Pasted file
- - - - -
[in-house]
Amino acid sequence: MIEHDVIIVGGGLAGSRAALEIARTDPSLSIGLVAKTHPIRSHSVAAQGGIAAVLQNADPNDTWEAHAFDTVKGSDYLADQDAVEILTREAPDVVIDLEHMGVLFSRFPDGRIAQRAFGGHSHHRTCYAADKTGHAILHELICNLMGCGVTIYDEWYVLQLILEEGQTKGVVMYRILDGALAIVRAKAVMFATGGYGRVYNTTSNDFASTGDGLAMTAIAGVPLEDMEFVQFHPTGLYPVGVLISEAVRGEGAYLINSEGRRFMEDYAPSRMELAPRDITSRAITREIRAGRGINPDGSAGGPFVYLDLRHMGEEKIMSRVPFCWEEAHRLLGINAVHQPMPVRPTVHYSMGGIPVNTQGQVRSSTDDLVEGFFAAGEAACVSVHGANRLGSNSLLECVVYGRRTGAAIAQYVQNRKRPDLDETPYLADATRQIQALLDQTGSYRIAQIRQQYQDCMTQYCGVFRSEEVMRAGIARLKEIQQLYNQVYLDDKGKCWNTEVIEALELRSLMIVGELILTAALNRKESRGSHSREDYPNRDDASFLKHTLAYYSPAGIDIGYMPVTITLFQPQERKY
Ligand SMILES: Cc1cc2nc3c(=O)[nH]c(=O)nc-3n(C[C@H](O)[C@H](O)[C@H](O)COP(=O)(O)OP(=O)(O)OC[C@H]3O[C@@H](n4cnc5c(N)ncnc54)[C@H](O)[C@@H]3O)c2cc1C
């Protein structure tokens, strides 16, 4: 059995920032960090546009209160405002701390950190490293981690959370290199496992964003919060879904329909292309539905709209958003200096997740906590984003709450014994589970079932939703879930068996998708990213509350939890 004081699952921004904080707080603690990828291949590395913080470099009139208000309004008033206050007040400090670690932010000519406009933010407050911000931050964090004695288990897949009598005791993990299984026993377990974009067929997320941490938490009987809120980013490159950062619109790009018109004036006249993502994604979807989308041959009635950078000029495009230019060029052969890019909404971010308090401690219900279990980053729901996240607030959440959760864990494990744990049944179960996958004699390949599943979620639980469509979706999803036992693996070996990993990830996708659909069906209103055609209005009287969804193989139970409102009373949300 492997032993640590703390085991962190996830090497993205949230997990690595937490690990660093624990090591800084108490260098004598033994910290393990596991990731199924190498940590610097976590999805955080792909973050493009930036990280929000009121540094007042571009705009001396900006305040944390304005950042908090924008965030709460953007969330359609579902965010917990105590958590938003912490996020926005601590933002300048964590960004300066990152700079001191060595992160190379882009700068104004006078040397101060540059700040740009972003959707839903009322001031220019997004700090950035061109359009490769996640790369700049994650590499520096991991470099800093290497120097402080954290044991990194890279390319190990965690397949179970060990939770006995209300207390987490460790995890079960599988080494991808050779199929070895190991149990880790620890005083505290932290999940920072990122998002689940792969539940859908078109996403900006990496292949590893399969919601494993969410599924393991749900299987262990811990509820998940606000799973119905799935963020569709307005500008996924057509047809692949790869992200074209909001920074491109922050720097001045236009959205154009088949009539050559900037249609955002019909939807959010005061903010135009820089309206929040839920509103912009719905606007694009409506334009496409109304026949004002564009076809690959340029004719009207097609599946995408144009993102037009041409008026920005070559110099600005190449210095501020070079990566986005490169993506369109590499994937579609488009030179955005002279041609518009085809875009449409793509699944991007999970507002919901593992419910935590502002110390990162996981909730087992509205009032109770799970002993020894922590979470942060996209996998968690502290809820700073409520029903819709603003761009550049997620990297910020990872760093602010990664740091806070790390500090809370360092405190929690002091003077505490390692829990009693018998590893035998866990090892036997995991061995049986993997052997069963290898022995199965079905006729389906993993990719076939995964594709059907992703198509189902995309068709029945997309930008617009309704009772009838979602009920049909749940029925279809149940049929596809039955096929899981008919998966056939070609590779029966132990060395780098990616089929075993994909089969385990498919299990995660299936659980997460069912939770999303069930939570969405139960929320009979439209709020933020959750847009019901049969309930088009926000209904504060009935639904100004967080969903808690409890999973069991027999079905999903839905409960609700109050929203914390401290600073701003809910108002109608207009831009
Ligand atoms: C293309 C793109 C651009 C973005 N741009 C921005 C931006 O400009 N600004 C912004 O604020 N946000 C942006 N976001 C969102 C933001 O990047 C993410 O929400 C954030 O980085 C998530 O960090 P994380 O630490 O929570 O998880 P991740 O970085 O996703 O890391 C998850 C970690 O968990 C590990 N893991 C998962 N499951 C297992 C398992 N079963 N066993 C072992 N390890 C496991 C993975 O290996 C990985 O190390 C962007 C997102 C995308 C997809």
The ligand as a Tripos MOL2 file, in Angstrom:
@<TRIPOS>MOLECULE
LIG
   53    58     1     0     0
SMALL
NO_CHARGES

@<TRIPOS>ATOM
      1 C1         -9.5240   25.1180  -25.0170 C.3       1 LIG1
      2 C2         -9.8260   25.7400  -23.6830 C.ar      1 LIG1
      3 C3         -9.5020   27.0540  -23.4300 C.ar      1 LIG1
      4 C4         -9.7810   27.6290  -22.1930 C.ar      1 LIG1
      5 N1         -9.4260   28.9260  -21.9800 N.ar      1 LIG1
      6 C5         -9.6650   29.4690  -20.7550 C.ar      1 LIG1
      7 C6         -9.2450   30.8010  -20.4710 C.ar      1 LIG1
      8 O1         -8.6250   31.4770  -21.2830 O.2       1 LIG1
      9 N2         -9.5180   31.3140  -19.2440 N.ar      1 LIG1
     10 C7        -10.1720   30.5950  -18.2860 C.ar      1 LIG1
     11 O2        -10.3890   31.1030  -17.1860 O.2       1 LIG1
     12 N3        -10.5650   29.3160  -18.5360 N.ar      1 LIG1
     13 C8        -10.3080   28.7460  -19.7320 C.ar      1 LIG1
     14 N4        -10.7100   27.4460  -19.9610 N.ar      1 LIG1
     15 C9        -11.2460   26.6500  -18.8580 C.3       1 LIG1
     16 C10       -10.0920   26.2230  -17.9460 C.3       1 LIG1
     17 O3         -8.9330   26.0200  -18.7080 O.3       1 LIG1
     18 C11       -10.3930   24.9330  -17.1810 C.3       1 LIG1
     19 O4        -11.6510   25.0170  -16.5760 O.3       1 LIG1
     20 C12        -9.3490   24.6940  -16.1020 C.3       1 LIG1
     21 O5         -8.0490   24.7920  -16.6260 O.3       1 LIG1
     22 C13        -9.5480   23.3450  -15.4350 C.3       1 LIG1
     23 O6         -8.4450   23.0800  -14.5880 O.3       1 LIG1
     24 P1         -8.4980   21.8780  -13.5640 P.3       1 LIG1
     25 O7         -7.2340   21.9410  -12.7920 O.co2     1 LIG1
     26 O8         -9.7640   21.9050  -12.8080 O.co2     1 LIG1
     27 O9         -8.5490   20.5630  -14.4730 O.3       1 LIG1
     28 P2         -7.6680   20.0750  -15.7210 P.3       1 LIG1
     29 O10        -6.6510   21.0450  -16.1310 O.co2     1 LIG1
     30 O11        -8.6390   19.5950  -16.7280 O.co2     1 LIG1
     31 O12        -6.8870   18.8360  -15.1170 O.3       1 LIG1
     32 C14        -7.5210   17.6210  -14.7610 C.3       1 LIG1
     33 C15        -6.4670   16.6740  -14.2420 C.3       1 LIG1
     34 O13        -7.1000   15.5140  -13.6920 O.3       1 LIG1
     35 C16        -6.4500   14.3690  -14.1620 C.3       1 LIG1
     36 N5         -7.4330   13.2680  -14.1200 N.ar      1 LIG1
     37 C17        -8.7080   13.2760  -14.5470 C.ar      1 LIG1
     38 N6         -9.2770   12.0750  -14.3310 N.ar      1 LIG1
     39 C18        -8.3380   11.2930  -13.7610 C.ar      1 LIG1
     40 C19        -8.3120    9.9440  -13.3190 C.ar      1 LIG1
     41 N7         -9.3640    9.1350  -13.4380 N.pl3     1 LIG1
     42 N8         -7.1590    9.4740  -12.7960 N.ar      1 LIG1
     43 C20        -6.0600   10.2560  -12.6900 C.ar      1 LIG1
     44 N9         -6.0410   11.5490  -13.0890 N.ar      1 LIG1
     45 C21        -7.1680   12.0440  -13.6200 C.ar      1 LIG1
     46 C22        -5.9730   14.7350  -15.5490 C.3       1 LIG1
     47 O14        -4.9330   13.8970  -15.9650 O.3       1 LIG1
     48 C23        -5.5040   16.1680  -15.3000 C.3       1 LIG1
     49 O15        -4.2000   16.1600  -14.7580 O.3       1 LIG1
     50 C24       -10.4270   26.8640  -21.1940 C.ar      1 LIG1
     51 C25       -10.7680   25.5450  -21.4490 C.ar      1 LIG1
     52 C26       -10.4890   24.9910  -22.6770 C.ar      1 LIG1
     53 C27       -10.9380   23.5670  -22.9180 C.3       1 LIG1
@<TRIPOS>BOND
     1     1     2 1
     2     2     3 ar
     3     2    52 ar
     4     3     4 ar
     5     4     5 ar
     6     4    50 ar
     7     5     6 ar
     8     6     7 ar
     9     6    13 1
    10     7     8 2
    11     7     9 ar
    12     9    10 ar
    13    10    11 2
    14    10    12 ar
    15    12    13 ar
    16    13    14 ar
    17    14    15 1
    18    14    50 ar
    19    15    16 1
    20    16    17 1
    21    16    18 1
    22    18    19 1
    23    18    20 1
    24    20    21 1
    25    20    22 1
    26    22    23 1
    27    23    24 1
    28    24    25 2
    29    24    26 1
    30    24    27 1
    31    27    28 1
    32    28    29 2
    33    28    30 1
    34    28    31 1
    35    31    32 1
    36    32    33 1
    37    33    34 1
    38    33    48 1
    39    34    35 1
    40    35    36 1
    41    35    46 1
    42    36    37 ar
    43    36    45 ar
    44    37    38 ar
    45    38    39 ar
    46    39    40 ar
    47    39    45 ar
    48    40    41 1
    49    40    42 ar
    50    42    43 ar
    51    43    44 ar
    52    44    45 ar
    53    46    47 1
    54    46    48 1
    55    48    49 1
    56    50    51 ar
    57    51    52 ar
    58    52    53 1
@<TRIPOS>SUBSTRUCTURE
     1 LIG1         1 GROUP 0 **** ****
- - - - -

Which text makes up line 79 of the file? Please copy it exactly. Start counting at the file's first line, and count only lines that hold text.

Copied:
    13    10    11 2